Global banks are going to take far longer than previously imagined to clear debris left by a receding tide of U.S. subprime mortgages which has played havoc with balance sheets, a top investment banker said on Monday.

The current environment situation will continue for quite a long period of time, a lot longer than perhaps anybody felt a few weeks ago, said Alex Wilmot-Sitwell, global co-head of investment banking at UBS.

Banks are really struggling to come to terms with unwinding the extent of potential write-offs, said Wilmott-Sitwell, who was speaking at the Reuters Finance Summit in London. This is going to take a very long time to work through.

Banks in North America and Europe have taken charges running to billions of dollars on holdings on mortgage-backed securities which have been decimated by a meltdown in subprime mortgages -- loans extended to borrowers with shaky credit histories.

Even though UBS has been one of the casualties of the crisis, taking 4.4 billion Swiss francs of charges which forced it to report a third-quarter loss, its investment banking business is thriving in other areas, said Willmot-Sitwell.

We are enjoying an unbelievable year, we see our business achieving 40 percent growth year-on-year and we see ourselves finishing in third position in terms of investment banking, he said.

UBS Chief Executive Marcel Rohner last week warned that the bank faced further writedowns on its subprime-related exposures in the final quarter. As a result, he said, the investment banking unit was unlikely to break even.

If the preeminence of the United States in the world economy is diminished by the credit crunch, then UBS would be better placed than most to prosper from the rise of emerging markets because of its strong presence there, he said.

If we can get through this current turmoil in one piece, the outlook for us is good, said Wilmot-Sitwell. We are dominant in emerging markets. Not that we don't see strong competition.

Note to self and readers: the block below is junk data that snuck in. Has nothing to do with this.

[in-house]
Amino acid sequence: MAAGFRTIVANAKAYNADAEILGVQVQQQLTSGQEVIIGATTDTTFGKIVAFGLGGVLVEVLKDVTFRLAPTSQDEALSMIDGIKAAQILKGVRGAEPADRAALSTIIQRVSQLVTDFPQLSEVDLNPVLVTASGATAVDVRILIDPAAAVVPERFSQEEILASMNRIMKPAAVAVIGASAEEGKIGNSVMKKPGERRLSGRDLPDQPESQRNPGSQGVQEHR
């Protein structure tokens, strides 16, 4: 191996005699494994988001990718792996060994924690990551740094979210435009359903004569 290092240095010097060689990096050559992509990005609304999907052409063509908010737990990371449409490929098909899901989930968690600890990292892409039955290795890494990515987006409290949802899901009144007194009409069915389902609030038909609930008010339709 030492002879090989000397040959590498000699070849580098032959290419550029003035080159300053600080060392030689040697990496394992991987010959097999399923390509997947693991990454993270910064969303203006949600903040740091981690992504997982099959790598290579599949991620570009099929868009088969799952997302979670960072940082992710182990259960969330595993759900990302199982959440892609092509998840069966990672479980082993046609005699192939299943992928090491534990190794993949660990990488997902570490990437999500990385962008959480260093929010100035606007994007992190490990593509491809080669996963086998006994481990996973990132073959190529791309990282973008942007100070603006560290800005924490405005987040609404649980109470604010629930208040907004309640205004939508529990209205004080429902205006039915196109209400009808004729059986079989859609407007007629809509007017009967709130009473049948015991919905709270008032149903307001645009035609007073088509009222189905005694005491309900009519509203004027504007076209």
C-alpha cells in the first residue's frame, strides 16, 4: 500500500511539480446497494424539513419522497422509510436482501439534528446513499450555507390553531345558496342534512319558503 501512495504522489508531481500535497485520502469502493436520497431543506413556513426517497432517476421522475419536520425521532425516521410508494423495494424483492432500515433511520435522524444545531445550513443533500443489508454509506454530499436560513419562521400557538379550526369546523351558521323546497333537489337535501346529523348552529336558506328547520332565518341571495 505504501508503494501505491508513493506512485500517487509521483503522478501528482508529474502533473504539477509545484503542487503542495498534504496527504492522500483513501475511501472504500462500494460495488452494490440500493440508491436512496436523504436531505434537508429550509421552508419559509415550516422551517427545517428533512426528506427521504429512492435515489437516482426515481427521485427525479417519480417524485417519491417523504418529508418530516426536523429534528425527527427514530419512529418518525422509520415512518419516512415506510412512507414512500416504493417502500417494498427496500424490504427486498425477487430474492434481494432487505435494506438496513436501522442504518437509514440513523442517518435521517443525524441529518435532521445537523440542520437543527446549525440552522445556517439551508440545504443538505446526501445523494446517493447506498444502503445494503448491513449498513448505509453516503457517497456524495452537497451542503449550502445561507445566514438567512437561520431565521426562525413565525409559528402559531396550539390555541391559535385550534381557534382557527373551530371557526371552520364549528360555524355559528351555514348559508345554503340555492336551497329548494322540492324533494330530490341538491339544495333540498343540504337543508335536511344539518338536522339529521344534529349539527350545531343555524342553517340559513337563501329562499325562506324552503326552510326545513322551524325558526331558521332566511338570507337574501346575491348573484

The crisis has also set off a chain of boardroom upheavals as chief executives of global banks are called to account for huge writedowns on their securities portfolios, resulting in quarterly losses in some cases.

The latest casualty was the head of Citigroup, Chuck Prince, who stepped down on Sunday after the bank said it might suffer an $11 billion writedown for subprime losses, on top of $6.5 billion it wrote off three weeks ago.

Wilmot-Sitwell said he wondered whether banks were always doing the right thing by ejecting chief executives when their business ran into trouble.

A lull after a first round of writedowns by banks in August had turned out to be temporary and a new subprime storm of even greater ferocity had been unleashed.

The sense of stabilization and calmness that resulted after the first wave of disclosure has been knocked over, he said.

That was the eye of the storm, there is a long way to go in terms of full understanding of what lies behind the numbers and the balance sheets of banks around the world, he added.

The disappearance of a liquid market for the securities underlying the parcels of mortgage-backed debt that many banks are holding was proving a severe challenge. At the moment there is no market for underlying securities ... it is amazingly difficult to understand the value of these underlying assets.

UBS, which reported its first quarterly loss last week in five years after taking 4.4 billion Swiss francs of writedowns, has said it is likely to have to make further writedowns in the final quarter of the year.

But the effect of the crisis in the U.S. residential mortgage market on the economy was a greater worry than any damage that had been inflicted on banks' balance sheets.

The long-term impact on the balance sheet is not the major issue. A much bigger issue is the fallout of the residential mortgage (market) in the U.S. said Wilmot Sitwell.

He also sees Asian banks as being in a position to take advantage of a crisis which has mainly engulfed U.S. and European financial institutions although the ascent of Asian finance is likely to be gradual.

I don't see immediately some mass switch of asset value and power from the U.S. and Anglo-Saxon old powers to India and China. It's going to happen over decades not over a few weeks.

(Editing by Greg Mahlich; Rory Channing)